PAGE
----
Welcome, young Jedi. Today's lesson will be learning to control the power of the Force using only your mind. Oh, and a slightly dorky-looking headset plus a plastic tube with a ball in it. Confused? A Jedi is never confused. You see, these tools make up the 'Star Wars Force Trainer' (£99.95, Firebox.com), a kit that gives would-be Yodas the ability to make a polystyrene ball float using the power of the mind (EEG sensor technology it has). Hit & Run has spent some time trying to master the Force's secrets using it, but must confess that it didn't realise that the universe's metaphysical and ubiquitous power needed quite so many batteries to get going. Adventure, excitement, a Jedi craves not these things. But a packet of AAs would be nice. Rebecca Armstrong

Latest stories from i100
Have you tried new the Independent Digital Edition apps?
Independent Dating
and  

By clicking 'Search' you
are agreeing to our
Terms of Use.

iJobs Job Widget
iJobs People

Geography Teacher

£85 - £140 per day: Randstad Education Cheshire: We require a teacher of Geogr...

HR Assistant / Human Resources Assistant

£Neg + Excellent Benefits: Guru Careers: An HR Assistant / Human Resources Ass...

Talent Community Coordinator

£Neg + Excellent Benefits: Guru Careers: A Talent Community Coordinator is nee...

Business Support - Banking - Halifax - £250 pd

£150 - £250 per day: Orgtel: HR Analyst - Banking - HR - Halifax - £150 - £250...

Day In a Page

A new Russian revolution: Cracks start to appear in Putin’s Kremlin power bloc

A new Russian revolution

Cracks start to appear in Putin’s Kremlin power bloc
Eugene de Kock: Apartheid’s sadistic killer that his country cannot forgive

Apartheid’s sadistic killer that his country cannot forgive

The debate rages in South Africa over whether Eugene de Kock should ever be released from jail
Standing my ground: If sitting is bad for your health, what happens when you stay on your feet for a whole month?

Standing my ground

If sitting is bad for your health, what happens when you stay on your feet for a whole month?
Commonwealth Games 2014: Dai Greene prays for chance to rebuild after injury agony

Greene prays for chance to rebuild after injury agony

Welsh hurdler was World, European and Commonwealth champion, but then the injuries crept in
Israel-Gaza conflict: Secret report helps Israelis to hide facts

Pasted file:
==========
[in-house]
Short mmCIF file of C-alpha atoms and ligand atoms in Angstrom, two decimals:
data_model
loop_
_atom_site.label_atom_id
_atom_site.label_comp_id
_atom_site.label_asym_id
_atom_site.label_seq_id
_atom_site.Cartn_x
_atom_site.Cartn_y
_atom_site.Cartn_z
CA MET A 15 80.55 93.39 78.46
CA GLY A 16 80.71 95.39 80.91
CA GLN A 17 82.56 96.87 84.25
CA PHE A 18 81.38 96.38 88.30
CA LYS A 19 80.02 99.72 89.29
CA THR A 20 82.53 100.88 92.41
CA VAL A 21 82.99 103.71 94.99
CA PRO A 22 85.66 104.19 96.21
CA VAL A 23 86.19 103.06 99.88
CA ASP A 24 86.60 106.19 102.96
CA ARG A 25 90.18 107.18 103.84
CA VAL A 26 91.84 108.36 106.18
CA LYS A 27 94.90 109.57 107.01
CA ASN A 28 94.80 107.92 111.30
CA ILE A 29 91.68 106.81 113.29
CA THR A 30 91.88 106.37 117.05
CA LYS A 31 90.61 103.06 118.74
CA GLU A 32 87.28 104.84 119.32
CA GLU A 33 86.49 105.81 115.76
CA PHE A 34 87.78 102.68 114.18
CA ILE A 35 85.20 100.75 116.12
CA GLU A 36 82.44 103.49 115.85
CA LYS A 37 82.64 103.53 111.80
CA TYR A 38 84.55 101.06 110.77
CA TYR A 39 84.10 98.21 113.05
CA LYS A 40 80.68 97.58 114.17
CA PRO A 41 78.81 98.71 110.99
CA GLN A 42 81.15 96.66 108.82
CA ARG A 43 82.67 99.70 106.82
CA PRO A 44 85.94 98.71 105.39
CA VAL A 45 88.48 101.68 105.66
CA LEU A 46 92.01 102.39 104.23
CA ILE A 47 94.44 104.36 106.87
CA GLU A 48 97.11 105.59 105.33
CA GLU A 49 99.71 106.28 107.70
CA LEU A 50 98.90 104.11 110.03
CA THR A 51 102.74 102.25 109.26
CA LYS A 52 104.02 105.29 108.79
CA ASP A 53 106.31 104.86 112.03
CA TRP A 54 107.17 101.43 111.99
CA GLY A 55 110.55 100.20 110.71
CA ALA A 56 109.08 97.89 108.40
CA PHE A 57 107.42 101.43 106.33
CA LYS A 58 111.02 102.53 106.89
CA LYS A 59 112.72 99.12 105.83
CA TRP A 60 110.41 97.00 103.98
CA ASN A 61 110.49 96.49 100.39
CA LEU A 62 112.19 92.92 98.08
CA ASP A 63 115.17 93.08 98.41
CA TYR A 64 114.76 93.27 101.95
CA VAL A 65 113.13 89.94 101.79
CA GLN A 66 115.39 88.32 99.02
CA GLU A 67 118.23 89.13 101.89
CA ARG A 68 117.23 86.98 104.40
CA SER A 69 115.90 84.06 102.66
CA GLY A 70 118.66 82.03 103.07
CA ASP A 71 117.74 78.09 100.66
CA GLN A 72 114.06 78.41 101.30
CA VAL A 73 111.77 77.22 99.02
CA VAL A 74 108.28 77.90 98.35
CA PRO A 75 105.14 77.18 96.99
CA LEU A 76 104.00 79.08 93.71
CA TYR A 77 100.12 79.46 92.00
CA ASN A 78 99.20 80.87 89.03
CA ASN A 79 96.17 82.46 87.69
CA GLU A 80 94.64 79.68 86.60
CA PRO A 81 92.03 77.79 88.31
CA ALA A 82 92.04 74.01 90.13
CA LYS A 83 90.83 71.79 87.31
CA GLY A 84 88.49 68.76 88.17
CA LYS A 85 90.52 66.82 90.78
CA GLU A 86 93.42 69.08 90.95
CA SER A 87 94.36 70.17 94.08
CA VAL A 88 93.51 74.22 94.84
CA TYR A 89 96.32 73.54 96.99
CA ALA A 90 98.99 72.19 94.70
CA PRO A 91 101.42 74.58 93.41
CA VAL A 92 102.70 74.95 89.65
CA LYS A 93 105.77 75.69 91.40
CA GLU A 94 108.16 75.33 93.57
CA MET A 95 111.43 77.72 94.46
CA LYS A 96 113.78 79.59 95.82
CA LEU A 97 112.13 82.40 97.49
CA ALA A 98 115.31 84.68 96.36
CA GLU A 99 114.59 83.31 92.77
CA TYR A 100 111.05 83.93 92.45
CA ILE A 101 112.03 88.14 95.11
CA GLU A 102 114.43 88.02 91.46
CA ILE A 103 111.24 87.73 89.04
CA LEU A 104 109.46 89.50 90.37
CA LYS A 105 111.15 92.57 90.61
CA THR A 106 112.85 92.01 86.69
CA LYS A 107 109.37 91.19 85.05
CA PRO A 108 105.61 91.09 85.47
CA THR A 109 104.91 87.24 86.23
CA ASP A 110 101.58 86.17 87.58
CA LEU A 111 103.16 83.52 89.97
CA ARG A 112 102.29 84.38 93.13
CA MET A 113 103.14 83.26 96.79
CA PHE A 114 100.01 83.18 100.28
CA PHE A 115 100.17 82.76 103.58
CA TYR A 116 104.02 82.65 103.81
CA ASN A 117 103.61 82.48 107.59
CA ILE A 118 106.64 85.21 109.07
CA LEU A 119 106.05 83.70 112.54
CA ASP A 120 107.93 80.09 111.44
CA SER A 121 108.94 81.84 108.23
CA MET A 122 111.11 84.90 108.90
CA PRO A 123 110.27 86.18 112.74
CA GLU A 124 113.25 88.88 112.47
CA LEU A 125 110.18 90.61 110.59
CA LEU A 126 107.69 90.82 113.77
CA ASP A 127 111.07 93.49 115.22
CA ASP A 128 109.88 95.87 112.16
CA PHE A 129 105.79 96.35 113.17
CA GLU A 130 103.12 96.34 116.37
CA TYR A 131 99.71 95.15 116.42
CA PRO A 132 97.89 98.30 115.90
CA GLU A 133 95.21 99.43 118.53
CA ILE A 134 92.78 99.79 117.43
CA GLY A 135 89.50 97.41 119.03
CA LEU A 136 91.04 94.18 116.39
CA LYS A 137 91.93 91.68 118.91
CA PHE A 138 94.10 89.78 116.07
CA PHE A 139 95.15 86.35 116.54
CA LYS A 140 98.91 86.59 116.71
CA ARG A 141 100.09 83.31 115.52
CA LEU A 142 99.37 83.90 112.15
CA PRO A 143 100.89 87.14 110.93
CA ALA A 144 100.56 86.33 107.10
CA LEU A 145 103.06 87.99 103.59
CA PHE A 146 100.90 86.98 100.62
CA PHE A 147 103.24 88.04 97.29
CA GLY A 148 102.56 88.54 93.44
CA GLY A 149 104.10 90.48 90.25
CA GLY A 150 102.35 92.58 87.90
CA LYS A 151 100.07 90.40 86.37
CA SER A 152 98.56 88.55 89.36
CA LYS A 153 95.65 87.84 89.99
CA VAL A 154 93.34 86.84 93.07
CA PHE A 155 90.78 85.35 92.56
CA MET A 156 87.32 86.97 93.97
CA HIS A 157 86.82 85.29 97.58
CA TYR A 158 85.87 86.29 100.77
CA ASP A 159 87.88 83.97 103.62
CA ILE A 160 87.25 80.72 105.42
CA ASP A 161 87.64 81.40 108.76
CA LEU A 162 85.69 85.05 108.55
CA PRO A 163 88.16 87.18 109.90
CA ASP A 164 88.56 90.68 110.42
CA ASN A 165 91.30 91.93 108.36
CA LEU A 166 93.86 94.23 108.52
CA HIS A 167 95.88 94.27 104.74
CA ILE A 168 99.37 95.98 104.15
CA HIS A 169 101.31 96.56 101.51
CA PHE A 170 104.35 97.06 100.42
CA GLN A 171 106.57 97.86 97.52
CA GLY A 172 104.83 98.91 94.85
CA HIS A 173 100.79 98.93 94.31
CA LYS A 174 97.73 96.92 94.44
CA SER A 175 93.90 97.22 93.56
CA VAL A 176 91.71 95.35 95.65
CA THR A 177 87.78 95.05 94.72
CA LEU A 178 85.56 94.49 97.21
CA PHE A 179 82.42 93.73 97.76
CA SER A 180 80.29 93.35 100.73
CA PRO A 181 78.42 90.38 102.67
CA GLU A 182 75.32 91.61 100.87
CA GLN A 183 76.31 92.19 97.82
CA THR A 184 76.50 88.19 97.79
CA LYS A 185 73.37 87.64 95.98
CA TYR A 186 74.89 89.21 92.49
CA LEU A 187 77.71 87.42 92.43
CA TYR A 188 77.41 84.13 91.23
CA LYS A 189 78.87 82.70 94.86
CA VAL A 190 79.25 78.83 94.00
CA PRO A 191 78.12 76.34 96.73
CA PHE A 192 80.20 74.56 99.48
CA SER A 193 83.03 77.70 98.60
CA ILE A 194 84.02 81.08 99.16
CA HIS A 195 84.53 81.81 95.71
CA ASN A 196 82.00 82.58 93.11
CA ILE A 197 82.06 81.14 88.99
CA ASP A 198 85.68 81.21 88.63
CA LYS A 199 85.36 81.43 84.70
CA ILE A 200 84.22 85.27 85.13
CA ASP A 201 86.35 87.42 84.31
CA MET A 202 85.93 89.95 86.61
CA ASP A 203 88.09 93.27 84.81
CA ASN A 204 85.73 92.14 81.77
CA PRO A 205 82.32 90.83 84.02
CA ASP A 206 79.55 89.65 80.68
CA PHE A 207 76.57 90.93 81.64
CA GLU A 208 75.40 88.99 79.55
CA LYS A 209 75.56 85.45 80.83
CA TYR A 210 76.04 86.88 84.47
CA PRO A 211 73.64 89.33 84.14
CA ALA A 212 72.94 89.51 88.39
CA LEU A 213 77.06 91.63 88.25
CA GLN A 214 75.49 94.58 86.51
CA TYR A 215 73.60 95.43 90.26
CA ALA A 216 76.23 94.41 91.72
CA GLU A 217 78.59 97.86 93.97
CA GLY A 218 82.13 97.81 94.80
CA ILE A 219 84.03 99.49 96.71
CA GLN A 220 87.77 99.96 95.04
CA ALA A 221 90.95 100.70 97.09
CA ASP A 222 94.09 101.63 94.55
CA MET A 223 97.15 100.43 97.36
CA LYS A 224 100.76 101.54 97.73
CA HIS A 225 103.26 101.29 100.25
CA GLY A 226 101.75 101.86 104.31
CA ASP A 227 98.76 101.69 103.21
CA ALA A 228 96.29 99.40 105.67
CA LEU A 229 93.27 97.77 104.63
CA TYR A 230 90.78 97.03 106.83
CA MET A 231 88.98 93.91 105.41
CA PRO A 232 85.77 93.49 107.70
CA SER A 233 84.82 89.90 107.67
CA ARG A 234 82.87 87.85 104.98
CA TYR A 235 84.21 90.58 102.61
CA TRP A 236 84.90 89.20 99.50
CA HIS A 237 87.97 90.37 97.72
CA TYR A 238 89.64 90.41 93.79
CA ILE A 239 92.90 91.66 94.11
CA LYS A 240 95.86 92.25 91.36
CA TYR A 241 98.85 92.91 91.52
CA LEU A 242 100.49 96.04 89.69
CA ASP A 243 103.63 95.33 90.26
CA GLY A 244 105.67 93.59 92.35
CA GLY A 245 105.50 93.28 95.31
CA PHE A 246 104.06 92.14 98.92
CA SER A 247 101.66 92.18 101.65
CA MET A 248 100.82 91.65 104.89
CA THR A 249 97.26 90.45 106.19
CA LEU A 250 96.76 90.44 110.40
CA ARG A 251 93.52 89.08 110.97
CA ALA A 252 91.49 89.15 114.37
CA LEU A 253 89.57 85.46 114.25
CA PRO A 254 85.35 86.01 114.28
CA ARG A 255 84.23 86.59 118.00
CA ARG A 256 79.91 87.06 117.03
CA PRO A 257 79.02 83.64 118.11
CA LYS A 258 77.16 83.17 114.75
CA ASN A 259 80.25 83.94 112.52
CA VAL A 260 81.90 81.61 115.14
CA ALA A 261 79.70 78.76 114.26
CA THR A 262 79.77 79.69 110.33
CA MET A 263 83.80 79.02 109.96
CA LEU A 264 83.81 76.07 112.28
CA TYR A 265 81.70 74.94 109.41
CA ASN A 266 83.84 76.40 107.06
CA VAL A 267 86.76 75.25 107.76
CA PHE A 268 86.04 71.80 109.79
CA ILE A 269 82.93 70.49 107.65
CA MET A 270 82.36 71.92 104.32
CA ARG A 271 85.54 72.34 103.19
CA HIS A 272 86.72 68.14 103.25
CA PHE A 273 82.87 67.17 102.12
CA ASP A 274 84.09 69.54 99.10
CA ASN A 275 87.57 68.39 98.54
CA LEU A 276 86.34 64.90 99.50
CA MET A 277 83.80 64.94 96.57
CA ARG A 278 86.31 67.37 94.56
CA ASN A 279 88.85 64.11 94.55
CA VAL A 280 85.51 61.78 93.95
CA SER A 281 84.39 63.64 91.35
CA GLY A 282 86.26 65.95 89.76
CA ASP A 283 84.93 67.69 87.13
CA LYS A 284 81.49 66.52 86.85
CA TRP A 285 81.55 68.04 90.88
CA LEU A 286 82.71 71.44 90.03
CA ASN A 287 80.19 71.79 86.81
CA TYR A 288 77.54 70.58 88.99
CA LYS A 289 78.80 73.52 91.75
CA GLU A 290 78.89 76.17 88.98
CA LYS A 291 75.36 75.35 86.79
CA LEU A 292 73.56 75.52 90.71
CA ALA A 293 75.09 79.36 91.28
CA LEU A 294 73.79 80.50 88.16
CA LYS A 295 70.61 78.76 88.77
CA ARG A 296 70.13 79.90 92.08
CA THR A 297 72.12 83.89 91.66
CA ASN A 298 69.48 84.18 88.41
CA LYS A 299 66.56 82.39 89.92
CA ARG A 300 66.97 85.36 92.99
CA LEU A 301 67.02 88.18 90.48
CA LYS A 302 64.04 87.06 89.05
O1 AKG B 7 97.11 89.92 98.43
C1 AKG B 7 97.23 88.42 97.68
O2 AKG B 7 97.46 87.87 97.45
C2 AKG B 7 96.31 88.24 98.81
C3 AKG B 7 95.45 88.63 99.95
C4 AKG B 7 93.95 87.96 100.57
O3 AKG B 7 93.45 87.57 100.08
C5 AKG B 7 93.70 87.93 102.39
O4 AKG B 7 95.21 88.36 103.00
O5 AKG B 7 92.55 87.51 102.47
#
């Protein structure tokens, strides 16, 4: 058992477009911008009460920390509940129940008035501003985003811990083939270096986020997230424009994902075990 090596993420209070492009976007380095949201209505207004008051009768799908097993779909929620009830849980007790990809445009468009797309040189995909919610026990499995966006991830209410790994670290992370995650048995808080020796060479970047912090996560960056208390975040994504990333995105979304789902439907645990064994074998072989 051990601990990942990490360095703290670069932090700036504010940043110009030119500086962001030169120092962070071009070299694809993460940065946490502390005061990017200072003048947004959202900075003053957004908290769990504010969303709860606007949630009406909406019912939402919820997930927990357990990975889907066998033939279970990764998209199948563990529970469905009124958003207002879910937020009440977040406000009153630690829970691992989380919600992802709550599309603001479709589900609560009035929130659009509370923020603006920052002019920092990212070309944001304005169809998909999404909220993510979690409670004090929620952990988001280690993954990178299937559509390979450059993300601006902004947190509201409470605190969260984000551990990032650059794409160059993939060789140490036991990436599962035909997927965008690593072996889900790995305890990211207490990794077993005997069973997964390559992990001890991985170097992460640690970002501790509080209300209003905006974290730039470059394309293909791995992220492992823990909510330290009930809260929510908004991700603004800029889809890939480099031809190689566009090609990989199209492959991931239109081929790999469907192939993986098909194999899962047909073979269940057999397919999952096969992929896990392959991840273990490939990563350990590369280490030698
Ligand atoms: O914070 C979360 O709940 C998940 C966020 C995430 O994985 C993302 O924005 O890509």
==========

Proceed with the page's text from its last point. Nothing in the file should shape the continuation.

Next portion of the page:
Patrick Cockburn: Secret report helps Israel to hide facts

The slickness of Israel's spokesmen is rooted in directions set down by pollster Frank Luntz
The man who dared to go on holiday

The man who dared to go on holiday

New York's mayor has taken a vacation - in a nation that has still to enforce paid leave, it caused quite a stir, reports Rupert Cornwell
Best comedians: How the professionals go about their funny business, from Sarah Millican to Marcus Brigstocke

Best comedians: How the professionals go about their funny business

For all those wanting to know how stand-ups keep standing, here are some of the best moments
The Guest List 2014: Forget the Man Booker longlist, Literary Editor Katy Guest offers her alternative picks

The Guest List 2014

Forget the Man Booker longlist, Literary Editor Katy Guest offers her alternative picks
Jokes on Hollywood: 'With comedy film audiences shrinking, it’s time to move on'

Jokes on Hollywood

With comedy film audiences shrinking, it’s time to move on
It's the best of British art... but not all is on display

It's the best of British art... but not all is on display

Voted for by the British public, the artworks on Art Everywhere posters may be the only place where they can be seen
Critic claims 'I was the inspiration for Blanche DuBois'

Critic claims 'I was the inspiration for Blanche DuBois'

Blanche Marvin reveals how Tennessee Williams used her name and an off-the-cuff remark to create an iconic character
Sometimes it's hard to be a literary novelist

Sometimes it's hard to be a literary novelist

Websites offering your ebooks for nothing is only the latest disrespect the modern writer is subjected to, says DJ Taylor
Edinburgh Fringe 2014: The comedy highlights, from Bridget Christie to Jack Dee

Edinburgh Fringe 2014

The comedy highlights, from Bridget Christie to Jack Dee
Dame Jenny Abramsky: 'We have to rethink. If not, museums and parks will close'

Dame Jenny Abramsky: 'We have to rethink. If not, museums and parks will close'

The woman stepping down as chair of the Heritage Lottery Fund is worried